I'm Amy Kingsford and today I have a fun photo technique to share with you that I learned recently and I'm looking forward to playing around with in my Autumn photos.
I've always loved the look of lens flare, but am rarely able to capture this effect with the lens in my Nikon P520. So I've often turned to premade flare and actions to create this effect in my photos.
But did you know that there is a filter available in Photoshop and Photoshop Elements that will create lens flare for you?
Let me introduce you to this tool if you are not already familiar and show you a simple trick that will give you more control over the size, color and opacity of the flares you create with this tool.
NOTE: For the best results, you may want to pair this effect with photos that are back lit or have a visible source of light.
1. First you'll open your photo in Photoshop, duplicate it and make any basic edits you wish to make.
2. Next you'll go to Filter--> Render--> Lens Flare. Here you can control the position, brightness and the type of lens flare you want to recreate.
3. Play around with these settings until you are happy with the result you see in the preview and click ok.
4. Now you should see the lens flare effect applied to your photo, but you might also notice that the effect is now locked to your photo. If you are happy with the effect then you are good to go, but if you want to be able to customize the effect a bit more go ahead and undo the effect.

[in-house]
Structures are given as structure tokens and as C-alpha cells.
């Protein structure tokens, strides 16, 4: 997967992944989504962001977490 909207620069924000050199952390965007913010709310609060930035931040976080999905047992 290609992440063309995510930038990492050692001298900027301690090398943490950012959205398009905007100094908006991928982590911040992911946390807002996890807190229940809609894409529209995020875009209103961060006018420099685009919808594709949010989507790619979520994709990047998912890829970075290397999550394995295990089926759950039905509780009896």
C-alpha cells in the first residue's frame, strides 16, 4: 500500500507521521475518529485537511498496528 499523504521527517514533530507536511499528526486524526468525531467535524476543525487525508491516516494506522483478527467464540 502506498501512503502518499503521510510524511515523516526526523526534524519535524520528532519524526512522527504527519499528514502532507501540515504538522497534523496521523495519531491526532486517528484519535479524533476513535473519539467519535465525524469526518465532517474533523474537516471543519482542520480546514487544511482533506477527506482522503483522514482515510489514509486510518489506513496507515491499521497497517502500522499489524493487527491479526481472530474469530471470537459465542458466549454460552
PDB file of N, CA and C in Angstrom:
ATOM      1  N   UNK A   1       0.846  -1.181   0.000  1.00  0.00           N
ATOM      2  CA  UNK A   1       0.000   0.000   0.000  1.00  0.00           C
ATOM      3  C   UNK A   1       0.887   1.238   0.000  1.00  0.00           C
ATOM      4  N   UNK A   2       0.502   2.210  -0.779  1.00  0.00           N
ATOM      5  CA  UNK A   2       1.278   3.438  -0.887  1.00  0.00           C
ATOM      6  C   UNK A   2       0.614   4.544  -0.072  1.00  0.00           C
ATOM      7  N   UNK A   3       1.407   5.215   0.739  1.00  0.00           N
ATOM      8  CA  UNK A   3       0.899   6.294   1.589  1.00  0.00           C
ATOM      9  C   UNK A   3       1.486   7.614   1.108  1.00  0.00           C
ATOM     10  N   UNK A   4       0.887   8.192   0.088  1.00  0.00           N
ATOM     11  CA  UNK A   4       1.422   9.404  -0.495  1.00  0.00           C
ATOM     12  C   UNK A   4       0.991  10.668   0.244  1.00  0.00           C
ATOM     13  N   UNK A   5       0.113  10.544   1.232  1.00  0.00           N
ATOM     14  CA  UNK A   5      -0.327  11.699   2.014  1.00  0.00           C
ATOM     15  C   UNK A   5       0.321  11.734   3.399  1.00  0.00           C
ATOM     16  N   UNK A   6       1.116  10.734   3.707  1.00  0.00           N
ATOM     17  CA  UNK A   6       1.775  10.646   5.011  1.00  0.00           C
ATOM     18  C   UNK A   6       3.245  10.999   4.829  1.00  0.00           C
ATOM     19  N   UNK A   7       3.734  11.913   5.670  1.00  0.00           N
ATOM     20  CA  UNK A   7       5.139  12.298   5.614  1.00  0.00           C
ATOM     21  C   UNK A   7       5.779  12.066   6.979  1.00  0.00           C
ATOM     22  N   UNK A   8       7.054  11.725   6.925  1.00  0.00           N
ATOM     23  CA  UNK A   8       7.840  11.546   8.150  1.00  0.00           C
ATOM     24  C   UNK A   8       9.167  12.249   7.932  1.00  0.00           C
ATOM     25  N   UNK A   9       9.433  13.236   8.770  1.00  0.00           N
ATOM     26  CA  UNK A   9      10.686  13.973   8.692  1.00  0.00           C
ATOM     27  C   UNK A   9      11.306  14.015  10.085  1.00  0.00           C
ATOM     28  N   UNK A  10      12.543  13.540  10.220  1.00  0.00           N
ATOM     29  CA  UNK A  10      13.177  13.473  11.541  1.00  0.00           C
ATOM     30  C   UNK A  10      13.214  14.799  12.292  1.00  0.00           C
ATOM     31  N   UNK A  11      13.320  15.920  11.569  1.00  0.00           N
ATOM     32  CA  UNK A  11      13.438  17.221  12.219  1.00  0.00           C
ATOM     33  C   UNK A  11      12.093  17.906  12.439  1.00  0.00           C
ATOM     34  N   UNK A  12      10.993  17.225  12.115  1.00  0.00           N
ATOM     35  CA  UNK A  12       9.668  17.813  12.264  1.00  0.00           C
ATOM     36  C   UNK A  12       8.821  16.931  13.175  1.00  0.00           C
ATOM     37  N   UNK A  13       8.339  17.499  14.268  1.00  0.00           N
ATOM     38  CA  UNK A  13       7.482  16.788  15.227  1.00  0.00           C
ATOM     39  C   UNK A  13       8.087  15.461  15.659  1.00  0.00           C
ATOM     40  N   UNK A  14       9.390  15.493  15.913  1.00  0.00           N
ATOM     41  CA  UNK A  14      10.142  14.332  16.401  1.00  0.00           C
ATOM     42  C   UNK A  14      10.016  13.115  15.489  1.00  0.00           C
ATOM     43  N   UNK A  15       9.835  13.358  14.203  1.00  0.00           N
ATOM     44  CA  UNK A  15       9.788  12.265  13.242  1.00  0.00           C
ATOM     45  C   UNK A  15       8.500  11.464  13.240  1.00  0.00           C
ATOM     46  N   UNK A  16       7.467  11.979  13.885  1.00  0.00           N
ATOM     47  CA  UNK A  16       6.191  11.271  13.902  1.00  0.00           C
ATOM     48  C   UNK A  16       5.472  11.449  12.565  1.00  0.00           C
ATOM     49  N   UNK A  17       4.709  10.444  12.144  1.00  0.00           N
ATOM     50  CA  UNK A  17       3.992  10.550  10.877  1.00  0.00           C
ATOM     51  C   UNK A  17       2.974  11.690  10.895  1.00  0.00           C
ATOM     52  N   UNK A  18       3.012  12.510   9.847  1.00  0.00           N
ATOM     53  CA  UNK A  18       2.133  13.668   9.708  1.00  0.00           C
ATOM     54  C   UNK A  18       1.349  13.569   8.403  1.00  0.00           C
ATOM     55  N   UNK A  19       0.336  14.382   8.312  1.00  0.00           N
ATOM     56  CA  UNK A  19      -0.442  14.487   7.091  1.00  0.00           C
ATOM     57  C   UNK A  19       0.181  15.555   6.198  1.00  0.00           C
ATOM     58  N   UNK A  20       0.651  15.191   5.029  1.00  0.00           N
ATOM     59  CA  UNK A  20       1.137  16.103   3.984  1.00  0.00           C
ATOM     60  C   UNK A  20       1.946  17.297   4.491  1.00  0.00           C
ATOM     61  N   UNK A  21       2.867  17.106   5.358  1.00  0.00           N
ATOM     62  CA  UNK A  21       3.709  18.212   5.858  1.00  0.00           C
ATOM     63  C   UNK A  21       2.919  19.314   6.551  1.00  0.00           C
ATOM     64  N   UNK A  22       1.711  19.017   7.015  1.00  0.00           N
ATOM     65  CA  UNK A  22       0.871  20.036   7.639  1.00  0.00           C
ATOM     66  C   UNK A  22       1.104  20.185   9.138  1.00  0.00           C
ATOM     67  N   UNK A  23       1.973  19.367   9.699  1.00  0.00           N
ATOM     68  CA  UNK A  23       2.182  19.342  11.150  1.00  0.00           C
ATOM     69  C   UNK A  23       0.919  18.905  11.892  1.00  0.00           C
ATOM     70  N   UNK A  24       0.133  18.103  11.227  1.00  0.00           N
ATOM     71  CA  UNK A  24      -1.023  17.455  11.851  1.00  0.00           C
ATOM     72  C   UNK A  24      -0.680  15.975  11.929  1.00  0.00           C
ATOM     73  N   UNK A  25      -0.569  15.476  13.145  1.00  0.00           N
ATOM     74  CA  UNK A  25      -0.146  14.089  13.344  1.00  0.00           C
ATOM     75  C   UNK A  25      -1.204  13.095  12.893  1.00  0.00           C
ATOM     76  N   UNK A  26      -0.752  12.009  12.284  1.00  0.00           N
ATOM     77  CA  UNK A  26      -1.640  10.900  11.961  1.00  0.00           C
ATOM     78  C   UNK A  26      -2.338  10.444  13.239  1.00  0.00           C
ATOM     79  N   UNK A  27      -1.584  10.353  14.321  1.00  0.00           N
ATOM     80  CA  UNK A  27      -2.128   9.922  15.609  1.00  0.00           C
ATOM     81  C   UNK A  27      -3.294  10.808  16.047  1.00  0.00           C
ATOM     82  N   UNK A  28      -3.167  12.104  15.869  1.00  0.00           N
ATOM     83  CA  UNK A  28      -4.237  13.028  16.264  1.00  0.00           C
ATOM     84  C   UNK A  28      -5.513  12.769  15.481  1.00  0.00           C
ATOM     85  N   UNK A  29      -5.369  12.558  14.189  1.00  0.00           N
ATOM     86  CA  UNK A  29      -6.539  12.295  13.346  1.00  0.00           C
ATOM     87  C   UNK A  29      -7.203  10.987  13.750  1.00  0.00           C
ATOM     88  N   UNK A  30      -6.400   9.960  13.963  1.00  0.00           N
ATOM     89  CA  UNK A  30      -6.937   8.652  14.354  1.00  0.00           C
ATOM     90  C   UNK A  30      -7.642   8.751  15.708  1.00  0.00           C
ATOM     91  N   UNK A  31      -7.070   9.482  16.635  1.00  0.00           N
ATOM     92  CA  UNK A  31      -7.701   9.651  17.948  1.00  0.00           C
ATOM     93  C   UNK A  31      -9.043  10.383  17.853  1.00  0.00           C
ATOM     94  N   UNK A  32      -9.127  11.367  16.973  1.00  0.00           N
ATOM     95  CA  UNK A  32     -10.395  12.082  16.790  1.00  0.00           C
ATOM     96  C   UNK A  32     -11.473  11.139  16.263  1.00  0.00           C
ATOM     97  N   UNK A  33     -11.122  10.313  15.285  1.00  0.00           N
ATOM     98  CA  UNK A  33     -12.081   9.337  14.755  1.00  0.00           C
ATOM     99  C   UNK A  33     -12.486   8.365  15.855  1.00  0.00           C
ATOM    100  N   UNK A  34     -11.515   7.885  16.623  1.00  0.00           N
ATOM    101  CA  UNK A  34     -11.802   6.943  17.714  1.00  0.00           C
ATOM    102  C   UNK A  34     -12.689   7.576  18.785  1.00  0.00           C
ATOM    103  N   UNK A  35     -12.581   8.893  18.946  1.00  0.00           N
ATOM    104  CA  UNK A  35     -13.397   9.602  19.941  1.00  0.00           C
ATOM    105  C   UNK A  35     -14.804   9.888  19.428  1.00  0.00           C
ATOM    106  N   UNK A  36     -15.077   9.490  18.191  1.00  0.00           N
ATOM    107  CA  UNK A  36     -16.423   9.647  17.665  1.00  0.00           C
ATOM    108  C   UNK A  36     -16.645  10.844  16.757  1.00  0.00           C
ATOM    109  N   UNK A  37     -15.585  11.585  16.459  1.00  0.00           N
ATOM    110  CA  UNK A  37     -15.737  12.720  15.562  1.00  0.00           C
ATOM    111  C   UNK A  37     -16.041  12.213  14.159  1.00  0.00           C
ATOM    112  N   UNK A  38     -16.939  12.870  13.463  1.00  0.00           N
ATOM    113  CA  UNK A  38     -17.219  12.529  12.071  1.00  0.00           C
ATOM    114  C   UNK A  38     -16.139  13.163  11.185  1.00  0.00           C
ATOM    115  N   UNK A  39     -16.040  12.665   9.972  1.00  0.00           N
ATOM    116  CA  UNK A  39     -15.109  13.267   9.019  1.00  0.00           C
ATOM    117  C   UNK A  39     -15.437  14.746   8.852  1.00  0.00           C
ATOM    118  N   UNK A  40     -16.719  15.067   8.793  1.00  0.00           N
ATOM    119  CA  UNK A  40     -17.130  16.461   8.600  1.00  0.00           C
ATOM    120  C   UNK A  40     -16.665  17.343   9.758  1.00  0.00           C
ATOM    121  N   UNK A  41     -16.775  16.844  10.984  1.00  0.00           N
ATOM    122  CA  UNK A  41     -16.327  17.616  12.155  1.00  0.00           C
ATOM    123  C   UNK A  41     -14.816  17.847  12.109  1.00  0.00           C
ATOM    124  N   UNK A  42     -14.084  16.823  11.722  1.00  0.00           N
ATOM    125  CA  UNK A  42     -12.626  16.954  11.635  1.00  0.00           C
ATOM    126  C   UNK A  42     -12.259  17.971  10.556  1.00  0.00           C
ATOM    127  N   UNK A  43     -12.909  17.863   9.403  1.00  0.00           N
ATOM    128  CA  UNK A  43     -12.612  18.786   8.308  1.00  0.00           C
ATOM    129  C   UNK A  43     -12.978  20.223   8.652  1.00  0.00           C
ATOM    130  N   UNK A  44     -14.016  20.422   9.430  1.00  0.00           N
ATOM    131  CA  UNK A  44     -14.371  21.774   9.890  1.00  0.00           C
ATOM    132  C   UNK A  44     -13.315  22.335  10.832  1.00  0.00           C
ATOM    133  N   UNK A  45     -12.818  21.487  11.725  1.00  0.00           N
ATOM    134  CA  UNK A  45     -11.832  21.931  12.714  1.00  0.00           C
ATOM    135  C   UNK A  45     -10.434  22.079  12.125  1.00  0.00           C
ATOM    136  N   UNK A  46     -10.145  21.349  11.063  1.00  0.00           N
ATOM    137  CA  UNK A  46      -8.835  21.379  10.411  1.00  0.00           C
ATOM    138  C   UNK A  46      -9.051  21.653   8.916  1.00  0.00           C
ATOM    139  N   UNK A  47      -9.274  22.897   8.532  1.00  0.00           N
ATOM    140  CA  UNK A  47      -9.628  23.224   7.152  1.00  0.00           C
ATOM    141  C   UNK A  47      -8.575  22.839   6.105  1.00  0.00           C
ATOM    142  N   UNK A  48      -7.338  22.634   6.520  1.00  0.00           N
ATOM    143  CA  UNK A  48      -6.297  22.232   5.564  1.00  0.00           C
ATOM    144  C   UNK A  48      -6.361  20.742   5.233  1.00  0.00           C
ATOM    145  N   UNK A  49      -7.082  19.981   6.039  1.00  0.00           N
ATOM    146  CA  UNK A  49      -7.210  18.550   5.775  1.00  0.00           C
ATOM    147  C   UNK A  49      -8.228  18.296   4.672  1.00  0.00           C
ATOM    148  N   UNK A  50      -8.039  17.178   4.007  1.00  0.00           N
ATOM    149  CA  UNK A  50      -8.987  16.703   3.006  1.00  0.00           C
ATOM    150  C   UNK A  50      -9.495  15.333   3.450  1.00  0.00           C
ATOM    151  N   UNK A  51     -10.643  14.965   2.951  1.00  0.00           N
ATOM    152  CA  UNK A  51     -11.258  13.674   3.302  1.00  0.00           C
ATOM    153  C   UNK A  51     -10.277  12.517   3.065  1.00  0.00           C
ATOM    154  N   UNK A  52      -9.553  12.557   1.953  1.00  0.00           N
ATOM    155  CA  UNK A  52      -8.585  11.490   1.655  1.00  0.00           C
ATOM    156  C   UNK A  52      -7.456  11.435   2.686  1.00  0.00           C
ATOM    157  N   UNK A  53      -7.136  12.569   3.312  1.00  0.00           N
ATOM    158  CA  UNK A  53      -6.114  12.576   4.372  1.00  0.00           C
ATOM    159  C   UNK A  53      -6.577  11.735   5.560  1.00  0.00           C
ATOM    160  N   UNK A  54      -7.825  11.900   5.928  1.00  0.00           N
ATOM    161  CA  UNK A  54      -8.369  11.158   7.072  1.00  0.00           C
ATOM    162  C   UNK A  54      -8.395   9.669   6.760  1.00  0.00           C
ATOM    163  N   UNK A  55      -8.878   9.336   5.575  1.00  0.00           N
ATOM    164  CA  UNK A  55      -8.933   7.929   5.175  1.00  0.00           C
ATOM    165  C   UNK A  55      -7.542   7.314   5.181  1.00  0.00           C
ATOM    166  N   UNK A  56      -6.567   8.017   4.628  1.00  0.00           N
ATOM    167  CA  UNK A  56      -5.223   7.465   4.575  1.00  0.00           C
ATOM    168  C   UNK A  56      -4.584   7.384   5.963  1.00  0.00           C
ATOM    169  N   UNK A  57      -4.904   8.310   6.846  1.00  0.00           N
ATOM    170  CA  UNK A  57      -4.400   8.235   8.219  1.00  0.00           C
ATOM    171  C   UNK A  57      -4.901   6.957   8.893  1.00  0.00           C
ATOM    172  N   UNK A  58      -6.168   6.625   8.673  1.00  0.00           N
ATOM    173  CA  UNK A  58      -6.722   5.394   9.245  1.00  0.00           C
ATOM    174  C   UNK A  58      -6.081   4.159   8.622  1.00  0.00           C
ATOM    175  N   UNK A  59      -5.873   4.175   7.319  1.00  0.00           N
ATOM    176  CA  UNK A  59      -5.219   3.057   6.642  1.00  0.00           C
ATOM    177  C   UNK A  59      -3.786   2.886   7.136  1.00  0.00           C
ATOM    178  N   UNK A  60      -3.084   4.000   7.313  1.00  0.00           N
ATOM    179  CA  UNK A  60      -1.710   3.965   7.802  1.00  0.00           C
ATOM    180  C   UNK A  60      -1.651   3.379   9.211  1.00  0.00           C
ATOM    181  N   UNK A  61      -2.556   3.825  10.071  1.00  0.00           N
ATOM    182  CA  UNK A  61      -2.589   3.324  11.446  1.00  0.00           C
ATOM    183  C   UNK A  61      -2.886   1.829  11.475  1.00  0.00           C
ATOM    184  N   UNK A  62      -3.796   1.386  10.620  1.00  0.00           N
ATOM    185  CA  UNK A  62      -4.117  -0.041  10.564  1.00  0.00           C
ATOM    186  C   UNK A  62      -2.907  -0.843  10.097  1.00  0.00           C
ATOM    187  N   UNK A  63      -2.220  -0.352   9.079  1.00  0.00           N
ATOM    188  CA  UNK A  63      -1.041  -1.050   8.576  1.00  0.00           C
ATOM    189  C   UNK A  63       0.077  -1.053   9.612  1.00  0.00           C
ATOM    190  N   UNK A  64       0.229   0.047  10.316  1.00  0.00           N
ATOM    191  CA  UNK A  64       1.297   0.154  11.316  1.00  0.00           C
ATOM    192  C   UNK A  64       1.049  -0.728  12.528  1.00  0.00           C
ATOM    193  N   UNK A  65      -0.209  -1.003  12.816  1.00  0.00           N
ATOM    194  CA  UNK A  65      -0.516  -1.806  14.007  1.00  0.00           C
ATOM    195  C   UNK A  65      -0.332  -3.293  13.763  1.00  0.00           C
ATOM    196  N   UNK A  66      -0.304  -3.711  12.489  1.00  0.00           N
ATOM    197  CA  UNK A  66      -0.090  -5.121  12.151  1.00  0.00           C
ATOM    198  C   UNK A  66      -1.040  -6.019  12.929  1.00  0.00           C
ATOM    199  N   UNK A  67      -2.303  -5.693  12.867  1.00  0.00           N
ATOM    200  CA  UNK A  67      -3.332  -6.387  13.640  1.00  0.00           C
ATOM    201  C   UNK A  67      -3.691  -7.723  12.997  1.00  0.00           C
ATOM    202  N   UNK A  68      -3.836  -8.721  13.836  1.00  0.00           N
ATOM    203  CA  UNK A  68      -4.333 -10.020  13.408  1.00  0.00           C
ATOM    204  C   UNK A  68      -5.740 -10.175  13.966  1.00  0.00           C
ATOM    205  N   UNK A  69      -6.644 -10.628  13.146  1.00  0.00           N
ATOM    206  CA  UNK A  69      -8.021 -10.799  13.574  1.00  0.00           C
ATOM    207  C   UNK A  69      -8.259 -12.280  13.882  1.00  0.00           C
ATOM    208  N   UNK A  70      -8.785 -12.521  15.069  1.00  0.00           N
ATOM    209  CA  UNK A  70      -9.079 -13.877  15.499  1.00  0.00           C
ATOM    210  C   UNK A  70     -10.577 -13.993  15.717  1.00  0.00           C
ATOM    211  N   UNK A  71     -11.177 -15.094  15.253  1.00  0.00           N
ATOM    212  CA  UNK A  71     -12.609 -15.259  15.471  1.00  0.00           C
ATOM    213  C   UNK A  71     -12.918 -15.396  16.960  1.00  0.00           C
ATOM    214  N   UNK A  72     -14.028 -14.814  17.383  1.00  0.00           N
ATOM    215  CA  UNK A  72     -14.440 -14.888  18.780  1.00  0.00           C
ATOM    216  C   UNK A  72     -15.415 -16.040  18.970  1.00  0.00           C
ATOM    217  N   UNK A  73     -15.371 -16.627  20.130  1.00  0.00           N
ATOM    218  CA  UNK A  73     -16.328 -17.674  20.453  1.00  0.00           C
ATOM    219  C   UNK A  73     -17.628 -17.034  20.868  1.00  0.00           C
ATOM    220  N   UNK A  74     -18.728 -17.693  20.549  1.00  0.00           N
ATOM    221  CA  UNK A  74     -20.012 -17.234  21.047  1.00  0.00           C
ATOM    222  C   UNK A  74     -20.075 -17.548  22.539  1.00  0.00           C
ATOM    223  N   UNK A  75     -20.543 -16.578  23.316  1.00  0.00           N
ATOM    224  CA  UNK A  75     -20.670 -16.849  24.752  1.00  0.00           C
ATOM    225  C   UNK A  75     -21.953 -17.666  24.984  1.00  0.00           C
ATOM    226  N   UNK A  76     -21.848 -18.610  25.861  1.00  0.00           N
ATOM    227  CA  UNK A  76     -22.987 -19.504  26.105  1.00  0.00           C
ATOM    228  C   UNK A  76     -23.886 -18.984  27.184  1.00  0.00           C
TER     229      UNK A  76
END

IMPORTANT: Even if you know from the start that you want to be able to customize your results, you'll still want to apply the effect directly to your photo and then undo it--read on to find out why.
5. Next create a new layer above your photo and fill it with black.
6. Now go to Filter and at the very top of the list of filters you should see the last filter you applied Lens Flare. Click on it to apply the exact same settings you just applied to your photo to your new fill layer.
7. Now apply the Screen blending mode to this layer and you should see the same result that you saw earlier when the effect was applied directly to your photo, only now you are able to customize your results.
8. Maybe you'd like your lens flare to be a different color, or perhaps more vibrant. You can now adjust the Hue and Saturation of your lens flare.
9. Or maybe you'd like to tone down the effect by changing the opacity or by adding a bit more blur to your flare. I changed my opacity to 65% and added a Gaussian Blur to my lens flare layer.
10. Or maybe you'd even like to reposition or remove part of your flare to better suit your photo. I ended up using a soft brush with my foreground color set to black to paint directly on my flare layer to remove parts of the flare that I felt were distracting.
And there are countless other changes you could make if you wanted to.
Here are my final results. Though the changes may seem subtle, having the ability to tweak things here and there with your lens flare really can make a huge difference!
I hope you have as much fun playing around with this effect as I have. And don't forget to join Lisa tomorrow to learn another new technique!